The Different Archetypes or Inner Selves

Screen Shot 2013-08-11 at 3.51.37 PMYou are not a single entity and neither am I.  Each of us is made up of a set of reincarnating facets that contain the different archetypes, or inner selves. These selves are the building blocks of the psyche. They are independent facets and each has a distinct personality. Each of these selves is like an actual person living inside of us. Each has its own history, its own way of looking at life and each has its own way of living in the world, and operates through its own programming.

How you will behave in any particular situation will depend upon the inner self that is in charge at that moment; this is normal; there is nothing strange about it. Perhaps you have inside you a critical self, a demanding self, a supportive self, a pleaser self, a pusher self, an inner child, and so on. All these selves are really part of the faceted structure of the personality you have adopted for this incarnation to help you experience your life lessons. They are formed by the balance of the four elemental principles, of fire, air, water and earth, and whether the polarity is negative or positive at the time.

Do you have days, or even moments at work, or at home when you know that you are completely in charge, when things seem to flow smoothly and the right answers are there when you need them? And at other times you feel awkward, and everything seems wrong; it is as if somebody-else inside of you is running the show. Decisions are difficult to make, you have an insecure feeling, you question everything you do, and nothing feels exactly right.

Actually, somebody else is running the show. There are two different facets or inner selves operating at these two different times, The first is someone who is both in charge and decisive, The other is an inner critic who criticizes everything you do or say, and makes you feel awkward and insecure. If you are aware of your personality type, it is certainly helpful in working out which element, and subsequently which inner self is dominant at the time.

Here is an example of two different selves as they operate in two different parts of someone’s life. Take for example, an intelligent, attractive, thirty-five year-old lawyer who specializes in mediation. She is an independent person who worked hard to get to this point in her life, she worked hard to get her degree, she never complains, and is now a partner in a highly respected law firm.

She loves her partner dearly, and is devoted to her family and has many friends. But she is literally one person at work, and a totally different person at home because different facets of her personality (different selves) operate in each of these circumstances. If you saw her at work you would be impressed with her ability to deal with complex situations and sometimes, quite angry clients. She has an ability to consider the needs of others, but she keeps her eye on the objective facts of the situation and deals with it accordingly.  When she is at work she is totally positive, and her ability to see facts clearly helps her to make the right decisions. She is totally professional and dispassionate in this situation.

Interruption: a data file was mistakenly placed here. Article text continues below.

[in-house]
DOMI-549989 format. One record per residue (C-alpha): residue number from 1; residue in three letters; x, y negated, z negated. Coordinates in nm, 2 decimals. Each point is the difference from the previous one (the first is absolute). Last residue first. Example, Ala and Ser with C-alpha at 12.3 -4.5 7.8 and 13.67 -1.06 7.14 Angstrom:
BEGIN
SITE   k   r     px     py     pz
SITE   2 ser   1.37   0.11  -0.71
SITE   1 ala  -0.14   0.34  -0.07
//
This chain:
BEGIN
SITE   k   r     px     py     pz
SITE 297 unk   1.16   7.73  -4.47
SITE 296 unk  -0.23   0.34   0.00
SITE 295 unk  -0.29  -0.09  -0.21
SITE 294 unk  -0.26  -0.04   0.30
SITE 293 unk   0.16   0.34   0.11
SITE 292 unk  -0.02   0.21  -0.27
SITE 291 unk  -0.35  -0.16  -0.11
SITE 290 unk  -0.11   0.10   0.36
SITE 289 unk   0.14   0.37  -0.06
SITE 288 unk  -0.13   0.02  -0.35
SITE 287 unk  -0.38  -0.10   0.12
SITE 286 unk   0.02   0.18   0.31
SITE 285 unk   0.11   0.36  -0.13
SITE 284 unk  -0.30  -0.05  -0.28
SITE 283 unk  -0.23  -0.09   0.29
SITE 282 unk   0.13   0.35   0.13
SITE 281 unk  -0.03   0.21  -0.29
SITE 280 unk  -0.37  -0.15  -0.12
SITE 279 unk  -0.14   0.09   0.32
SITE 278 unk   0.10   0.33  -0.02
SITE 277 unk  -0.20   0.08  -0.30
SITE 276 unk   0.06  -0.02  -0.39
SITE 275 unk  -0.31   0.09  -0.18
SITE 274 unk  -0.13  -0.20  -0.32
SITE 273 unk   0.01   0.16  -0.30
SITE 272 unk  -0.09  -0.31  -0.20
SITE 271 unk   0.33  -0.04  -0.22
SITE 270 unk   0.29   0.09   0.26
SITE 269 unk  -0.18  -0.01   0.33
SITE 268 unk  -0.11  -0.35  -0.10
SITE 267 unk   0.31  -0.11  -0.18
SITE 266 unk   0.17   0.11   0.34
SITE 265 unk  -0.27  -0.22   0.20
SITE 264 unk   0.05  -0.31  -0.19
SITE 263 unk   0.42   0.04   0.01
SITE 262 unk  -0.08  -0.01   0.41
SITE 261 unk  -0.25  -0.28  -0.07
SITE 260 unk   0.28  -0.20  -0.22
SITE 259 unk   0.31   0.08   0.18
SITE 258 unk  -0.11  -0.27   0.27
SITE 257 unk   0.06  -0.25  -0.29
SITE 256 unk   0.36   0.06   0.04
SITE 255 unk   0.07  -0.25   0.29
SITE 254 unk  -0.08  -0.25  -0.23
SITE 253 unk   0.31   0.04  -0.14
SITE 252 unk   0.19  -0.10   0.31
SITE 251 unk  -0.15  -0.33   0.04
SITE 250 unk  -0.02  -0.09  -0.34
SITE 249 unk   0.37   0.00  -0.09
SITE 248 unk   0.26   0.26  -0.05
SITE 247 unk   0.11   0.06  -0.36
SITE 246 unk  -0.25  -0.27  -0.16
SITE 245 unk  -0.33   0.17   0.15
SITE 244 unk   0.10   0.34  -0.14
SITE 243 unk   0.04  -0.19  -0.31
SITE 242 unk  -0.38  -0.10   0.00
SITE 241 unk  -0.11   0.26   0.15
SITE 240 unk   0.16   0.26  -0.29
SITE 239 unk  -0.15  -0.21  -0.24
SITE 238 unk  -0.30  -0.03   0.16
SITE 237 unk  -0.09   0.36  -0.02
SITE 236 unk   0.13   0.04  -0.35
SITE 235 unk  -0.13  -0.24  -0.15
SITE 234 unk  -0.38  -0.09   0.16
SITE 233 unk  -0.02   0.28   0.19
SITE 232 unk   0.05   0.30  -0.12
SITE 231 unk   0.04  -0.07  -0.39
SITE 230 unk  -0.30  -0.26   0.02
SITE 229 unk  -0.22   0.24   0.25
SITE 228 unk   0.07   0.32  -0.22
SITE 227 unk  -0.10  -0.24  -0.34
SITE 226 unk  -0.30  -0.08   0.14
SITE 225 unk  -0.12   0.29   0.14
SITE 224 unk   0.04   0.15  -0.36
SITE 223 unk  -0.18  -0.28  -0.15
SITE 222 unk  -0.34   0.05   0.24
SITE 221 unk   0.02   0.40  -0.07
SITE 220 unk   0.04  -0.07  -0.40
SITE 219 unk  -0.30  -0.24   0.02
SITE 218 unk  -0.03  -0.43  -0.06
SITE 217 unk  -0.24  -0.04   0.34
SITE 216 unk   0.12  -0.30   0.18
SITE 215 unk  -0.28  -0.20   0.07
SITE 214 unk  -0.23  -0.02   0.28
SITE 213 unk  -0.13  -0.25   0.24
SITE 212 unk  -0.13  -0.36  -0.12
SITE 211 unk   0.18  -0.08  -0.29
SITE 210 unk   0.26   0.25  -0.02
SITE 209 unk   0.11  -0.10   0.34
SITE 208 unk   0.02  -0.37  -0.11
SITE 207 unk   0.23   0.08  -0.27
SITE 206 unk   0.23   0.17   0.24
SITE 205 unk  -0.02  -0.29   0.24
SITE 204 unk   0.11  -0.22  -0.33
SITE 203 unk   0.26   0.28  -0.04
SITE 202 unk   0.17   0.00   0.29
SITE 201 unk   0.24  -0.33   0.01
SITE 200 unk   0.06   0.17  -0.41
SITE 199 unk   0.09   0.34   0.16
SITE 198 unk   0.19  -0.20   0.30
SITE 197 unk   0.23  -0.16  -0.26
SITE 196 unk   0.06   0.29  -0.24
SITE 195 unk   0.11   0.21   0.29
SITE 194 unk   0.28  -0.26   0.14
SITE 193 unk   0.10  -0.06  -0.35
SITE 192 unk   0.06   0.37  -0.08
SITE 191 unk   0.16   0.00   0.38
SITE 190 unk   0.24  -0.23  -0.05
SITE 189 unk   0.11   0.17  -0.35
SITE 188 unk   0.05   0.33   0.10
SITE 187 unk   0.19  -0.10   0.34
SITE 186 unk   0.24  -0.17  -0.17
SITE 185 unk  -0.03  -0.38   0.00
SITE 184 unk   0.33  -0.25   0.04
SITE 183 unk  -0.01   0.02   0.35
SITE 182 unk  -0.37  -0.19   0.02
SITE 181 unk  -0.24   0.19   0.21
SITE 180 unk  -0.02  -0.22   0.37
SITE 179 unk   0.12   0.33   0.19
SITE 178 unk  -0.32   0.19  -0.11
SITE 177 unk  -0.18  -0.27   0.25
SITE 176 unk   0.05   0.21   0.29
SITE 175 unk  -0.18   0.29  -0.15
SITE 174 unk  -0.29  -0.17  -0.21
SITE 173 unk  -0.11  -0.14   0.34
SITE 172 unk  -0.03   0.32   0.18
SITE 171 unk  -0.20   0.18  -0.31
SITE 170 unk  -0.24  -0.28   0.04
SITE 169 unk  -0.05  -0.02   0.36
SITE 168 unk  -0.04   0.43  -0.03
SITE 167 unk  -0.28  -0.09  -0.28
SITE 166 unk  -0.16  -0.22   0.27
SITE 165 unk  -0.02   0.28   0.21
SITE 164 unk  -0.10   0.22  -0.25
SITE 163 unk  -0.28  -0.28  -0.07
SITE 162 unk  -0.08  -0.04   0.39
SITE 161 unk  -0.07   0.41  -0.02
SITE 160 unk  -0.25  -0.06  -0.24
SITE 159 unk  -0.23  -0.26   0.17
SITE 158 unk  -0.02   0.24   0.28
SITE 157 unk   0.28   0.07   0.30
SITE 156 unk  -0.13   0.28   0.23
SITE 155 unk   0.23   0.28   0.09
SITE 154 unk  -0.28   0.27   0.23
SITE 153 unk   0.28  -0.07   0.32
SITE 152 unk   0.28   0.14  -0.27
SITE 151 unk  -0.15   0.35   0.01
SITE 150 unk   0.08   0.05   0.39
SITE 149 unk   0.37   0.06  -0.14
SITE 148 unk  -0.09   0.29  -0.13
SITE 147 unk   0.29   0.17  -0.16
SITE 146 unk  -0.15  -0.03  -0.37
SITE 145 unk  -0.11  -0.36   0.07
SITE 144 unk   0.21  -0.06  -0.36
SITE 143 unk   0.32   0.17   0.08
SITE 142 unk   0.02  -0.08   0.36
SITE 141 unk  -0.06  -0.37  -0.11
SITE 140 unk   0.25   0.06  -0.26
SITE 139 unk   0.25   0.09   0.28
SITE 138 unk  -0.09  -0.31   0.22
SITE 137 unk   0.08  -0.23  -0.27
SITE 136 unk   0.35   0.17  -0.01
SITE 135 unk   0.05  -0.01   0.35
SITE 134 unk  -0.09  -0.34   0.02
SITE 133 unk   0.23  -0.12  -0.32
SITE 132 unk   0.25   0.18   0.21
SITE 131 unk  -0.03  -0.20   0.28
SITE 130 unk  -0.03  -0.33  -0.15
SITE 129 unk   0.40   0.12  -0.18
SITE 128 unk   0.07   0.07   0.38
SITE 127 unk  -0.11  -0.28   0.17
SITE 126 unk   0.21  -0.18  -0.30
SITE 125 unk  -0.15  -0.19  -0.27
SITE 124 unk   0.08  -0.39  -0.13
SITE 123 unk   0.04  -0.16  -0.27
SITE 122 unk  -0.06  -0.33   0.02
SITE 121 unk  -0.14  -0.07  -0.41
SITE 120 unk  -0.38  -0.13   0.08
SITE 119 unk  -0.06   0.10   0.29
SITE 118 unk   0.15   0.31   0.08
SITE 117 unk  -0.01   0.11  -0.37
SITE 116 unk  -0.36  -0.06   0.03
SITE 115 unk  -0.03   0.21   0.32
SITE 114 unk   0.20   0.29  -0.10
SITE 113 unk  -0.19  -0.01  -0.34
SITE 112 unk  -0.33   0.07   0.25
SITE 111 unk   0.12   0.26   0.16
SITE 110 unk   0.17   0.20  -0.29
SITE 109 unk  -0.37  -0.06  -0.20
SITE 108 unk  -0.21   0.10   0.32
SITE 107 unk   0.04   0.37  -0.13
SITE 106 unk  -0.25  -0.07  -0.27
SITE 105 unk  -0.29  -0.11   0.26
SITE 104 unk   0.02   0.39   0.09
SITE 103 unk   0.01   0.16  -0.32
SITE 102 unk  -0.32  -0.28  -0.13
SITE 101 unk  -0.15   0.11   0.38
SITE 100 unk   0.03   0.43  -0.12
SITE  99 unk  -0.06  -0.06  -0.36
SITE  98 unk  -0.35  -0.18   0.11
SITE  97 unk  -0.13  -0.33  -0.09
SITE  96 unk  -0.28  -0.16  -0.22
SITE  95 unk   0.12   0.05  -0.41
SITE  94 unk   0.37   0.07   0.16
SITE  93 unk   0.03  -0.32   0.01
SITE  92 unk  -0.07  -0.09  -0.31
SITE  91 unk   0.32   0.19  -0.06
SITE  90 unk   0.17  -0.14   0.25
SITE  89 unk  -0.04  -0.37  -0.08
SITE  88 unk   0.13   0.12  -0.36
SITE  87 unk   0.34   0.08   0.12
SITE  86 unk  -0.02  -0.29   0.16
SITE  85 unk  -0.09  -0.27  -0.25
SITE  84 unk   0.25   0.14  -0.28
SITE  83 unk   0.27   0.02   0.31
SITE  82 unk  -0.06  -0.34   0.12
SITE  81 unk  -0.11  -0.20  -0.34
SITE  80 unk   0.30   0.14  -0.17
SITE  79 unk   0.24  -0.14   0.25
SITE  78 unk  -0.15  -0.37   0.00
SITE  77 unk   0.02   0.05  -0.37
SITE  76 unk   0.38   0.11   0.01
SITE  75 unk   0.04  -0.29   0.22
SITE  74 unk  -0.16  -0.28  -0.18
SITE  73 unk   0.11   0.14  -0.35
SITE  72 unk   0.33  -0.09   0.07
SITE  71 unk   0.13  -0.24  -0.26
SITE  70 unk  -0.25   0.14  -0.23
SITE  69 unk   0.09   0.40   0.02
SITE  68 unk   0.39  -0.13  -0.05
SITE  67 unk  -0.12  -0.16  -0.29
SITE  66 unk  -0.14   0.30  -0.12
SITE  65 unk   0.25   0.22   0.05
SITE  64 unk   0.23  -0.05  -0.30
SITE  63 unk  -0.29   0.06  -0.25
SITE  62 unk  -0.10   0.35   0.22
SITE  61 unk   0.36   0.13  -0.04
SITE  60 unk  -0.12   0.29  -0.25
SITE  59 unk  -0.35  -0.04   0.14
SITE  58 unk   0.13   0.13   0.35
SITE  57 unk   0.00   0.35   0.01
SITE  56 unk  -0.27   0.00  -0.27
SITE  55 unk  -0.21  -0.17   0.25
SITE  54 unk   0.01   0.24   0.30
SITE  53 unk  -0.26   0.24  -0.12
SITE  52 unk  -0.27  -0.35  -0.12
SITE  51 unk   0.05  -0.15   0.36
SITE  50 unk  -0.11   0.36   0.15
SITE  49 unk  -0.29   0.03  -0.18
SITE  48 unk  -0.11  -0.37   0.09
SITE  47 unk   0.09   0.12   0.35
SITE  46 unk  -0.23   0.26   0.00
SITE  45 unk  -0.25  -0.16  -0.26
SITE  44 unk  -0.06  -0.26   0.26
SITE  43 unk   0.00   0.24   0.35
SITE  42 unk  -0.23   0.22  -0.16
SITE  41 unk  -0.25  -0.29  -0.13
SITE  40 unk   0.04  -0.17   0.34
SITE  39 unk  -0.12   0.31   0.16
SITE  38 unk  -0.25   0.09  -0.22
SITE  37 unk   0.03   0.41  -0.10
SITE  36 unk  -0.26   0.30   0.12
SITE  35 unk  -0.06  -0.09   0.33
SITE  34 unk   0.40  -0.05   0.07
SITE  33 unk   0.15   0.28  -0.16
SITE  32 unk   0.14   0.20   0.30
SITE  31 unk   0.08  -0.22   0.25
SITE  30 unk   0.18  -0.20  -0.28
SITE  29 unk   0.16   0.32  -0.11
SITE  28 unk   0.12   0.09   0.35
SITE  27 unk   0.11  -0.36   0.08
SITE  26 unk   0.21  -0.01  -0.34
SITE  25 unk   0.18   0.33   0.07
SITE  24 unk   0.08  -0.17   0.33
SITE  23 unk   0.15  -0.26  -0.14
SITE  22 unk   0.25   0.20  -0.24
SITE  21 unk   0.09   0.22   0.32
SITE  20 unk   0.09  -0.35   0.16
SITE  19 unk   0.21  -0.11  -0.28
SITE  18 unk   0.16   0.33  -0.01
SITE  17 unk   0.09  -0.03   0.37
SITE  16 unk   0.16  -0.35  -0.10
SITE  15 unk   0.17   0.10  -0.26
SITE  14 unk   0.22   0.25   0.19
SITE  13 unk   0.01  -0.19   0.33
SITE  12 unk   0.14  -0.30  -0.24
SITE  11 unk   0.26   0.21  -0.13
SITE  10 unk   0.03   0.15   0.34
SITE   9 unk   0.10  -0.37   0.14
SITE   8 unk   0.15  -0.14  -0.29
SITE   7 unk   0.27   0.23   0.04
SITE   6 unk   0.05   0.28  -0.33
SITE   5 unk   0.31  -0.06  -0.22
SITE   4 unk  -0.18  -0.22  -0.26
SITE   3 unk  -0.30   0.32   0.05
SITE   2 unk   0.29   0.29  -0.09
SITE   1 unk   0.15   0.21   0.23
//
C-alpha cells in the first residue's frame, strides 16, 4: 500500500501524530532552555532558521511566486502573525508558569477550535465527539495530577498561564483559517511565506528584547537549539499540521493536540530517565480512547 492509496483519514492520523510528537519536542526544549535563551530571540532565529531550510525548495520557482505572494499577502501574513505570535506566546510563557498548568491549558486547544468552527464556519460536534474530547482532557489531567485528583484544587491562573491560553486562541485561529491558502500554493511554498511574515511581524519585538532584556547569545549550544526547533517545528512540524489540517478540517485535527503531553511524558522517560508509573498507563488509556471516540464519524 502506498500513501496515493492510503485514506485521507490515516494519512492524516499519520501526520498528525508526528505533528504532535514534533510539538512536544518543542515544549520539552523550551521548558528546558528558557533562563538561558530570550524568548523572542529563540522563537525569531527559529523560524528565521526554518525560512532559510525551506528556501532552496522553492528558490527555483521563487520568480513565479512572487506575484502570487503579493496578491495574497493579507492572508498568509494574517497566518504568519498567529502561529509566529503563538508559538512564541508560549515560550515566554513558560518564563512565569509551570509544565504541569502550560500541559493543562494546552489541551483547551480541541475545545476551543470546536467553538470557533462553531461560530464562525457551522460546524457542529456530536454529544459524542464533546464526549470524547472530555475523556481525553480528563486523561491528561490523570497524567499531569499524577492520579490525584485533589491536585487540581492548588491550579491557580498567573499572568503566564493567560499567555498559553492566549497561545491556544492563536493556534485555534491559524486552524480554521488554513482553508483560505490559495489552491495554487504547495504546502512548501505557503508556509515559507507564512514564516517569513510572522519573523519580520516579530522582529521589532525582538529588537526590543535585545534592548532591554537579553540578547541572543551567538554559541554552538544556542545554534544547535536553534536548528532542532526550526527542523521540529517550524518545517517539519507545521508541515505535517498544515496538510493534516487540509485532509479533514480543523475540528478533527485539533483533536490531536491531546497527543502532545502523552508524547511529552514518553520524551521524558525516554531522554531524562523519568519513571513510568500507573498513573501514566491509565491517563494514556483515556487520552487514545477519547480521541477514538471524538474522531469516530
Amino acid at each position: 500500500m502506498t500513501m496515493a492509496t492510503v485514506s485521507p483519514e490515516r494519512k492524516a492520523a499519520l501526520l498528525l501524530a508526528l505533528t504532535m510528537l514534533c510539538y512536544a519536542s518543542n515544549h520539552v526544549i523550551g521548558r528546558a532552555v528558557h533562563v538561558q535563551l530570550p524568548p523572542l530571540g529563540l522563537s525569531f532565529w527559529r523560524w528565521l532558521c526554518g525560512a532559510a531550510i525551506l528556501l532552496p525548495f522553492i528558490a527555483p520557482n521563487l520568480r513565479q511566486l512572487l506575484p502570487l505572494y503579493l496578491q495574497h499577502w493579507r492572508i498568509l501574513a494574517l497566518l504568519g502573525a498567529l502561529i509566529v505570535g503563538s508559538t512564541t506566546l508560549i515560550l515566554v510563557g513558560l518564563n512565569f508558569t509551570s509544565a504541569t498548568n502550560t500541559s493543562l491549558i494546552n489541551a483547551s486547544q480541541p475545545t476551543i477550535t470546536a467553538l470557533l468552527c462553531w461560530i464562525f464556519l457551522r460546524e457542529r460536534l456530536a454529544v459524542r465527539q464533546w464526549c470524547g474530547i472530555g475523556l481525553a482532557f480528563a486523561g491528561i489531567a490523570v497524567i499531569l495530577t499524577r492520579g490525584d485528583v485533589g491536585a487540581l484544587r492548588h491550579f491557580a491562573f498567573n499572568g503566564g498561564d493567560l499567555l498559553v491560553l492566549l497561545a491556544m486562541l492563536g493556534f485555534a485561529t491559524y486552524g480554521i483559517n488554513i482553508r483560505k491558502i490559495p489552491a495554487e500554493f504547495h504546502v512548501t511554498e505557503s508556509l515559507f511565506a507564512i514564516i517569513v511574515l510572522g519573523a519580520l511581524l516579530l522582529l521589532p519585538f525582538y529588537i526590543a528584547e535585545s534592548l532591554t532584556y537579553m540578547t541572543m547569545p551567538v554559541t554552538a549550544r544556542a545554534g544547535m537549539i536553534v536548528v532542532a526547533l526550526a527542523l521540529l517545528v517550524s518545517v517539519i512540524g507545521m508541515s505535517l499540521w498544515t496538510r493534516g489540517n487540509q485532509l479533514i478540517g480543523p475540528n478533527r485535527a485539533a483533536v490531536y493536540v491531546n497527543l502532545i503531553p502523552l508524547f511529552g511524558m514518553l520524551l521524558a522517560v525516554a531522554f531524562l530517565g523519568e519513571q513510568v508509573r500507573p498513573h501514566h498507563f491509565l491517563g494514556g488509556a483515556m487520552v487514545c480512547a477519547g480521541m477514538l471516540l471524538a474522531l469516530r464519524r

However, when she gets home, things are different; she becomes more personal and emotional, easily influenced by the feelings and needs of her family and friends. She wants everybody to love and appreciate her. At home her decision making and her actions are deeply affected by the people she loves, and the objectivity and professionalism she uses at work are nowhere to be found. Again, these are two different selves; they are operating in two different situations. The first self is one we would call an impersonal self and the sec­ond is a personal self.

Now think about how different it is to relate to some­one as the selves in charge begin to shift. These selves can be responsible or irresponsible, protective or attacking, nurturing or needy, controlling or passive, self-assured or self-critical, supportive or judg­mental, loving or hateful. There are all kinds of possibilities and they are all in each of us!

When we know about these different selves and the elemental influence, much about our relationships becomes clear; when we do not, we are easily hurt, confused and angered by our partners. We often feel betrayed by them, and bemoan their lack of consistency, and question both their truthfulness and their underlying motivations.

When we do not know about the different selves, we judge our partner or we become critical of our partner and even openly criticize him or her. Or perhaps we become withdrawn or depressed. Sometimes we even become critical of ourselves and worry about why we ruin all our relationships. Some people feel so hopeless about relationships that they decide it just is not worth the bother.

Well, it definitely is worth the bother, and if you begin to recognize the different archetypes or inner selves, and learn about what really goes on in your relationships, it will open up a whole new dimension for you. When you know about the archetypes within each of us, and how the elements influence us through the different personality types, changes and inconsistencies are no longer a mystery, and you begin to recognize that your partner has not changed at all. It is, instead, an archetype or some of the inner selves in charge of your partner’s interaction that have changed. When you become aware of this, you will find the negative facets will begin to dim, the more positive ones will become enhanced, and your relationship will become more spiritual.